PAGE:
Heavy bomber

Chapter:

A big bomber is an exciting thing at any time. On the ground you see it massive and lifeless. As you walk close up to it, and stand under its huge wings, it gives you the impression of being some huge and permanent structure, so immense that you wonder it could ever leave the ground.

You climb aboard and you are in a new world, a world of instruments , leather armchairs, windows, guns, innumerable pipelines, switches, fire extinguishers, slim doors; you are in a huge corridor, with bulkheads like a ship's. In the nose is a duplex apartment, the ground floor occupied by the bombardier and front gunner, the top by the two pilots and the navigator. You sit in one of the seats and try to assimilate all you see before you. There are banks of instruments, dials, printed labels—some in red, some in blue. You see telephones, pressure gauges, heating apparatus, parachutes, and a labyrinth of pipes and conduits. As you look ahead, you see the sky; but look down. You are about as high as the third floor of a house. Men on the field look diminutive. You can see the top of the truck that is feeding gasoline to one of the huge tanks. You go down into the "sun parlor" glass nose of the giant for a bird's-eye view of the ground activities. Supposing you had to get out of this machine in a hurry! It would be quite a jump, too low for a parachute of course, but too high for comfort. A fighter plane is taxiing toward the runway. It goes past you looking like a dwarf.

As you sit in the "office" of one of these 70,000-pound monsters, you get an impression of permanent solidity, of massive bulk, of sturdy rigidity. Here is something so strongly built that it seems practically indestructible. You recall having seen an automobile crash into and tear a large hole in a wall. The automobile suffered only superficial damage. Its hood was dented, and the glass of the headlights shattered, but its steel construction had won the battle of ramming. Suppose this great giant were to crash into a wall, into a house, into a fleet of automobiles! Nothing could stand against it.

Consider those giant double-row radial engines with their gleaming three-blader propellers. There is more power in those engines than ever went into an automobile. See those graceful, tapering, metal-skinned wings. They are stronger than the body work of your family car. You could walk on them without denting them. Everything about this bomber seems superstrong, superdurable, as durable as a battle-wagon of the Navy. Then you remember a recent communique of air operations.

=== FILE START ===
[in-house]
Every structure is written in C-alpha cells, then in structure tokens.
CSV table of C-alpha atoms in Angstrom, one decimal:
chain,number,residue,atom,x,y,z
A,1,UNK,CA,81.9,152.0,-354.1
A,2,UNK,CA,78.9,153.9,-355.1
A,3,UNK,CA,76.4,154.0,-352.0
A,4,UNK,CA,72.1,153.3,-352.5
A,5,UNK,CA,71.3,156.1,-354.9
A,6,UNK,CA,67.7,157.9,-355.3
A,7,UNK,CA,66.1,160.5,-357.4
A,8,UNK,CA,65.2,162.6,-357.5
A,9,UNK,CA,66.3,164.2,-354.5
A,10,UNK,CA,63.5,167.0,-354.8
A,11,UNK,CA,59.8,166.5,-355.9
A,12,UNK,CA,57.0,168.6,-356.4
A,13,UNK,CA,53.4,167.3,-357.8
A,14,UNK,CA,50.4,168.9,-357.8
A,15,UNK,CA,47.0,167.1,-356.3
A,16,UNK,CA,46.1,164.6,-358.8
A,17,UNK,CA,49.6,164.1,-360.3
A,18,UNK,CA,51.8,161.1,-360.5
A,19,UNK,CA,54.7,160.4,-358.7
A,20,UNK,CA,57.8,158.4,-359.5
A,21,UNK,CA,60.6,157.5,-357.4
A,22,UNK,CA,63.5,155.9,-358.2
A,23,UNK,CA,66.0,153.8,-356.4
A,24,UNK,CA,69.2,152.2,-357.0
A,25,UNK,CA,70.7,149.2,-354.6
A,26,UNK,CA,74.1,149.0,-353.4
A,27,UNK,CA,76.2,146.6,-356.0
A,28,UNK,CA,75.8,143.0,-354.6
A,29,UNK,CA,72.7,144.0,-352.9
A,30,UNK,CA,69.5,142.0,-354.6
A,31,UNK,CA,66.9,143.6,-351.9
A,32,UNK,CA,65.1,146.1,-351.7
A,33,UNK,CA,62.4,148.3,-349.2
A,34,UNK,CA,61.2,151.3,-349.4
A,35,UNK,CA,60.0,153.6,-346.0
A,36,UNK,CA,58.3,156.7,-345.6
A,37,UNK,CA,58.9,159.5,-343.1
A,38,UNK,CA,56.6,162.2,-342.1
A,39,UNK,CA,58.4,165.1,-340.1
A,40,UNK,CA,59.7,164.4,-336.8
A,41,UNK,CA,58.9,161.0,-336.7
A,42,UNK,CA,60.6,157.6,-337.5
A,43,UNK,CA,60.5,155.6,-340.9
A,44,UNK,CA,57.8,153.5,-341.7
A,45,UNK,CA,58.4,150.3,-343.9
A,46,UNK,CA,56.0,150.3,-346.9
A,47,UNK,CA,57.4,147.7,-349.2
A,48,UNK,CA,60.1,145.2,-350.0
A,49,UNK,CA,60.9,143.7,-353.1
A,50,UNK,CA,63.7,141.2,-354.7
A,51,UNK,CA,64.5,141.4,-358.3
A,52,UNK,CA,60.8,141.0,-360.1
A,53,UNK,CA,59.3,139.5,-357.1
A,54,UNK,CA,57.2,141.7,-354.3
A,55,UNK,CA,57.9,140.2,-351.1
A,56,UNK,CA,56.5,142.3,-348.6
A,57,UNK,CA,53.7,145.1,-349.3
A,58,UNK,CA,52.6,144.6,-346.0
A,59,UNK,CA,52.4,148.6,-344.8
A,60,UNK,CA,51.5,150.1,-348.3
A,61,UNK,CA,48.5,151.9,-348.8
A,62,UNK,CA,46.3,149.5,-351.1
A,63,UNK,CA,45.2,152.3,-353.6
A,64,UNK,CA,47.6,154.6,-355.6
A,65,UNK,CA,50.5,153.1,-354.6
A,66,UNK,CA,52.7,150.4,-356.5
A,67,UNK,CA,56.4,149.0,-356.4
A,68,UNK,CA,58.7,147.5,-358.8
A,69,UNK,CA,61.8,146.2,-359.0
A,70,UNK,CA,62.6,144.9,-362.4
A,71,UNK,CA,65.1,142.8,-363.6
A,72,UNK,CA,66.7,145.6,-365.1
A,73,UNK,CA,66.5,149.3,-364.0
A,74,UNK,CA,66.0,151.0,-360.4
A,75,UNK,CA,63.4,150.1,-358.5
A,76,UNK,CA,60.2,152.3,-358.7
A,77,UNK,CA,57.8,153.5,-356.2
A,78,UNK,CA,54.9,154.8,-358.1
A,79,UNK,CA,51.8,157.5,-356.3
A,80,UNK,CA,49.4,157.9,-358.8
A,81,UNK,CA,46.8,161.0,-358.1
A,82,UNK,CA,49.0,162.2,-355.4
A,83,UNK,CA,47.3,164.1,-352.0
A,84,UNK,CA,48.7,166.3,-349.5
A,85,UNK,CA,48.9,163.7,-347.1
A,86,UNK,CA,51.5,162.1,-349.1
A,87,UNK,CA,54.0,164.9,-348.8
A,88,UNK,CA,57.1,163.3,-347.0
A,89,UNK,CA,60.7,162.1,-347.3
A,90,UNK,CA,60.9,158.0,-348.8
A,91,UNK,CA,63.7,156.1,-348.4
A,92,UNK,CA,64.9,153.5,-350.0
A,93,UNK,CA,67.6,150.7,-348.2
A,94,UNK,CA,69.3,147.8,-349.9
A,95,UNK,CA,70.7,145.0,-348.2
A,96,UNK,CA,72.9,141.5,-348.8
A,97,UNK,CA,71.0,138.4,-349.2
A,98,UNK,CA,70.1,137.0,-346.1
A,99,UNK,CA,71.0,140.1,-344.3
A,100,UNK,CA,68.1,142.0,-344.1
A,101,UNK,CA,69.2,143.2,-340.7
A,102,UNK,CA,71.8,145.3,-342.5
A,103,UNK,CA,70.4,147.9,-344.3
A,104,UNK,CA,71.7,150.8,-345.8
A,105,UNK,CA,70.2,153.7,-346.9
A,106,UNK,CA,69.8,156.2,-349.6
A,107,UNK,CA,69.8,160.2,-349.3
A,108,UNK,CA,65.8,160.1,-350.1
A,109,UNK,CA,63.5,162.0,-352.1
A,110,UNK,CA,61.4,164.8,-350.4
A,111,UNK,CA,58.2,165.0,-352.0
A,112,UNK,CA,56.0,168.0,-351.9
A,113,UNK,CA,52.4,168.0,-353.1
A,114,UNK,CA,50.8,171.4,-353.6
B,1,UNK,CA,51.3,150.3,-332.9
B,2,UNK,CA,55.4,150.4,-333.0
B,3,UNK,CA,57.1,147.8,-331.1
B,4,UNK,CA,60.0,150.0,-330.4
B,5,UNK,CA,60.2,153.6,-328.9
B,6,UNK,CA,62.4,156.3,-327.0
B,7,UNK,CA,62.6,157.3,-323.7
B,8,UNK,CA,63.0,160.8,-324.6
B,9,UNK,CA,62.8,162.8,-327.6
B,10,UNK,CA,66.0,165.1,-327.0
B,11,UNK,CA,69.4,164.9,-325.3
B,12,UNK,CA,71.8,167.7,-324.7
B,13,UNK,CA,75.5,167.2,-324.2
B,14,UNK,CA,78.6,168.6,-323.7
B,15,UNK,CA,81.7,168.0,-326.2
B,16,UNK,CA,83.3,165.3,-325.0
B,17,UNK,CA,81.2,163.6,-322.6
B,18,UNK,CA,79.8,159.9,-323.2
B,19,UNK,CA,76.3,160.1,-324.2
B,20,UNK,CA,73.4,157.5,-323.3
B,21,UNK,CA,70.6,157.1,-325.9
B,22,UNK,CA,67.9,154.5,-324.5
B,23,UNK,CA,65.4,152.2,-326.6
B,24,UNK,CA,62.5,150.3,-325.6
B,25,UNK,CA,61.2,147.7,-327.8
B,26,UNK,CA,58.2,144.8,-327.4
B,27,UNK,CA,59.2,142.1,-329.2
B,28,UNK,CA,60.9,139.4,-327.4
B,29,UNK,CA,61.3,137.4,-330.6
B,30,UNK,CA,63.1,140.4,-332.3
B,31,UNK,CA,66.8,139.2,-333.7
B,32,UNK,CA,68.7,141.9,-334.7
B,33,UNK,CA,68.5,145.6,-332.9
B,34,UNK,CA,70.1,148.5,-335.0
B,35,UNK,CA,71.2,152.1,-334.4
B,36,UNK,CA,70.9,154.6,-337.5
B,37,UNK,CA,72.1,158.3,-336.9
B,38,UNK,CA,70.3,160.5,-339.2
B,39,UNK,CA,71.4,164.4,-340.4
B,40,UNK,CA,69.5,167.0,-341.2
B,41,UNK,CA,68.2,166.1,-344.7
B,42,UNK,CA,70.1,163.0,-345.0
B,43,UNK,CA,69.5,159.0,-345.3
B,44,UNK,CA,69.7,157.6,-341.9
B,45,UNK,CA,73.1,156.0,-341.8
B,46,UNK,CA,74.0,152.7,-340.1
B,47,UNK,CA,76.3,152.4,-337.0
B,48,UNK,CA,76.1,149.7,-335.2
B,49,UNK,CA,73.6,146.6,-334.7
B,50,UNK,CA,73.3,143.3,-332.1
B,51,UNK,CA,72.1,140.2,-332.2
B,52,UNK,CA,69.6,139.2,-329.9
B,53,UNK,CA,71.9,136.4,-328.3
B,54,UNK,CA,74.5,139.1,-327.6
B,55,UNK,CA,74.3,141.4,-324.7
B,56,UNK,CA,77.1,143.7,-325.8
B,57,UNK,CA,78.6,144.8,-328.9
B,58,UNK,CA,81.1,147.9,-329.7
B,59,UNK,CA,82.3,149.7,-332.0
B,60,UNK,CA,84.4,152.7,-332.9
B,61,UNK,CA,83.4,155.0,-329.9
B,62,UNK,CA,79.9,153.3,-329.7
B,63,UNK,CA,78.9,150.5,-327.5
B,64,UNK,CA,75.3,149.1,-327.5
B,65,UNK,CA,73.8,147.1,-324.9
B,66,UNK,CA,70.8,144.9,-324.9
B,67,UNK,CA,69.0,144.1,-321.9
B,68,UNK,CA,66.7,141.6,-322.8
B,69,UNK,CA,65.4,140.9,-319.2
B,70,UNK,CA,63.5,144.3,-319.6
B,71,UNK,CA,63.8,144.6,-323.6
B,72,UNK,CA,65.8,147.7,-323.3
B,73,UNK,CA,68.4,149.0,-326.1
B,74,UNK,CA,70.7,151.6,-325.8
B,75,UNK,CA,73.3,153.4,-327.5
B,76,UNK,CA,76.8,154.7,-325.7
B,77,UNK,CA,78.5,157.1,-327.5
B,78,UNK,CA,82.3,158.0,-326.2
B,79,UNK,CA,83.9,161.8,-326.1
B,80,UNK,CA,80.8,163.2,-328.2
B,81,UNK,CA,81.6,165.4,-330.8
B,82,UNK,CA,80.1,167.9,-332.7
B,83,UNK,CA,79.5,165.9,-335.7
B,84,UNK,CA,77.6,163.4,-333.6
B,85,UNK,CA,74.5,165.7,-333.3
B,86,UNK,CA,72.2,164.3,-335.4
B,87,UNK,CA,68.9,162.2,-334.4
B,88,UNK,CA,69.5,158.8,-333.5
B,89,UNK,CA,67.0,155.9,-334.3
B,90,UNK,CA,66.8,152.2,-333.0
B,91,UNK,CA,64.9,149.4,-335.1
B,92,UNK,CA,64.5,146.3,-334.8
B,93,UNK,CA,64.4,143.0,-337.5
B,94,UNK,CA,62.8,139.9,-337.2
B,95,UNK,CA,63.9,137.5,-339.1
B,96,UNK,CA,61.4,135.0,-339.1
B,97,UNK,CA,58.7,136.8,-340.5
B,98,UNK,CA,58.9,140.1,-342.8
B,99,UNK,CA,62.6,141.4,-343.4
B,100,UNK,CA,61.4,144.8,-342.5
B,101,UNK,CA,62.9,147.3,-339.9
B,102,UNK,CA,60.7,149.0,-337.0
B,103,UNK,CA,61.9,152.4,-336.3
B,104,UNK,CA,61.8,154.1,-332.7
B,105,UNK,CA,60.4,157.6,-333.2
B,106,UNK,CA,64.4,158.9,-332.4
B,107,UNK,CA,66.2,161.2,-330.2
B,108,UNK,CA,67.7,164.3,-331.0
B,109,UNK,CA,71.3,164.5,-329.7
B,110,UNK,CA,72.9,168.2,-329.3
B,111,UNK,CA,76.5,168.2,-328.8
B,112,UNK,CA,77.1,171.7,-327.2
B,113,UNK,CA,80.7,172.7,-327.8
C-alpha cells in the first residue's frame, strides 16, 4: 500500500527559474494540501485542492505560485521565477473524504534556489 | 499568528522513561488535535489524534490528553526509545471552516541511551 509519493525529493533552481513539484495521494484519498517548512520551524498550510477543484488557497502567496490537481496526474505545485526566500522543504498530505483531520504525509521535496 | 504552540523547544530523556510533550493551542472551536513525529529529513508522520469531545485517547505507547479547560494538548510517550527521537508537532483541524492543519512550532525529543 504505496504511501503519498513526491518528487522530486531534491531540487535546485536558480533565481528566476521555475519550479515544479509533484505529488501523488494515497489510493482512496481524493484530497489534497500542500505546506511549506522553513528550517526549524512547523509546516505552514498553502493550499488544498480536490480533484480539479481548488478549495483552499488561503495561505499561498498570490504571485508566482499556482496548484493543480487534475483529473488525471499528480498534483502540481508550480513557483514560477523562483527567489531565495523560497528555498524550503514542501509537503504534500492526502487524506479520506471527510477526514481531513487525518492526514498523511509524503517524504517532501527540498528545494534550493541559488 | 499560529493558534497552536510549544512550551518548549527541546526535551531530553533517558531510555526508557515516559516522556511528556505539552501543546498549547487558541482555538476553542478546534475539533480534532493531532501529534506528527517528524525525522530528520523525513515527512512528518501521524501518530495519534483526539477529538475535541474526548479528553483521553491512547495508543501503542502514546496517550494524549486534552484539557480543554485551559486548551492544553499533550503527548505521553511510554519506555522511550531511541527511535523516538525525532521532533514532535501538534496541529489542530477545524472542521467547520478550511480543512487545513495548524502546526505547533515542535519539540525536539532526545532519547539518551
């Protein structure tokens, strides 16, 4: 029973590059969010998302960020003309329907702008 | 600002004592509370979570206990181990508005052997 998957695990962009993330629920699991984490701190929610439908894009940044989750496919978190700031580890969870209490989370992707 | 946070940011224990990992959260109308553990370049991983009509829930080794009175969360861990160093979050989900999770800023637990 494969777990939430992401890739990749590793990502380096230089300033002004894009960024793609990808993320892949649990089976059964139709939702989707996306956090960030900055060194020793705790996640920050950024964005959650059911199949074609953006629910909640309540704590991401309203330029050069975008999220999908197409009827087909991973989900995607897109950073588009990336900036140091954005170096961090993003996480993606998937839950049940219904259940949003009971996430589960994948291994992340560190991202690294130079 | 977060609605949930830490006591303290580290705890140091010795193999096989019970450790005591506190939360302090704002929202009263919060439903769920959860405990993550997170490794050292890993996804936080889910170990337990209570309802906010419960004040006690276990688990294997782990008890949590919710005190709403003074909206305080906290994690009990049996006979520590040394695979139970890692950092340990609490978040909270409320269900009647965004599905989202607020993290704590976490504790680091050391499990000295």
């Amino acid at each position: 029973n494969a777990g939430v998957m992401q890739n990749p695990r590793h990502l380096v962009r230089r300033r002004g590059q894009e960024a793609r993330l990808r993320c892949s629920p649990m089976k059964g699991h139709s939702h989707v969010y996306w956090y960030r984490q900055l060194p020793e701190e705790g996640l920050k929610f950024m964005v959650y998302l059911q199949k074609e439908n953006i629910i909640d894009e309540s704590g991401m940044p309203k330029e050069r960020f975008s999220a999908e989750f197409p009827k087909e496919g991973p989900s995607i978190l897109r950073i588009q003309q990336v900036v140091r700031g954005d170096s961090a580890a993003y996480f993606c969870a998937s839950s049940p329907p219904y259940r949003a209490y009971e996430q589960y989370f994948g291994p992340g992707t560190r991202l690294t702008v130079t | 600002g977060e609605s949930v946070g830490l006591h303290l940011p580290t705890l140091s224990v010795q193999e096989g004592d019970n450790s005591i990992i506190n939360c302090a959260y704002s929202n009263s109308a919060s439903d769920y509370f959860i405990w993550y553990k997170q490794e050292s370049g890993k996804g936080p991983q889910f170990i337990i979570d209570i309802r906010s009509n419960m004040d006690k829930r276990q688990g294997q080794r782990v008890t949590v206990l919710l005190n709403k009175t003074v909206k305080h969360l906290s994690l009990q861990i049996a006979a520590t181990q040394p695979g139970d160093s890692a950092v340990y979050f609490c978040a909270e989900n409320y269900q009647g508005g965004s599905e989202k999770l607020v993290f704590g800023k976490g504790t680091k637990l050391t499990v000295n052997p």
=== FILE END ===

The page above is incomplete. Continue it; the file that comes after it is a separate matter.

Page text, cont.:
"Seventeen of our bombers are missing." Seventeen of these giants were knocked out during a raid over enemy territory. How could that happen? It does not seem possible that this creature can be crippled. You catch a brief glimpse then, perhaps, of what happens when enemy shells and bullets have pierced the steel hide of the mammoth, when the interior fills with smoke and flames, when 70,000 pounds get out of control and hurtle in a flaming mass to the ground below. "These are escape hatches," points out one of the crew. "We use them when we have to bail out." It is a common hazard of war. The sky is dotted with parachutes, and this grand monster is diving derelict to destruction, still giving you the impression of being indestructible. This huge solid thing is as secure as a fort. There is nothing flimsy about it. If someone dropped you inside this bomber blindfolded, without telling you where you were, when they removed the blindfold you might guess you were in a ship, or in a submarine. It smells rather like a ship, with the warm odor of oil, gas, leather, and paint. But you are in a bomber, the flying ship that is likely to do more to win the war than any other weapon in use on *land, sea, or in the sky.

You are going to take a flight. The pilot finds you a place behind him and his co-pilot, and you wait happily while the pilot and aircrew go through the check-routine preliminary to the take-off.

Each pilot has his special duties. The check-list seems interminable. Finally, the engines purring, the bomber turns and heads toward the runway. "This is Bomber 12-024 waiting to take off on'training flight," says the pilot.

"Bomber 12-024 on training flight, your runway is No. 4," replies the radio. "Acknowledge." "Bomber 12-024. I am heading for runway No. 4," repeats the co-pilot.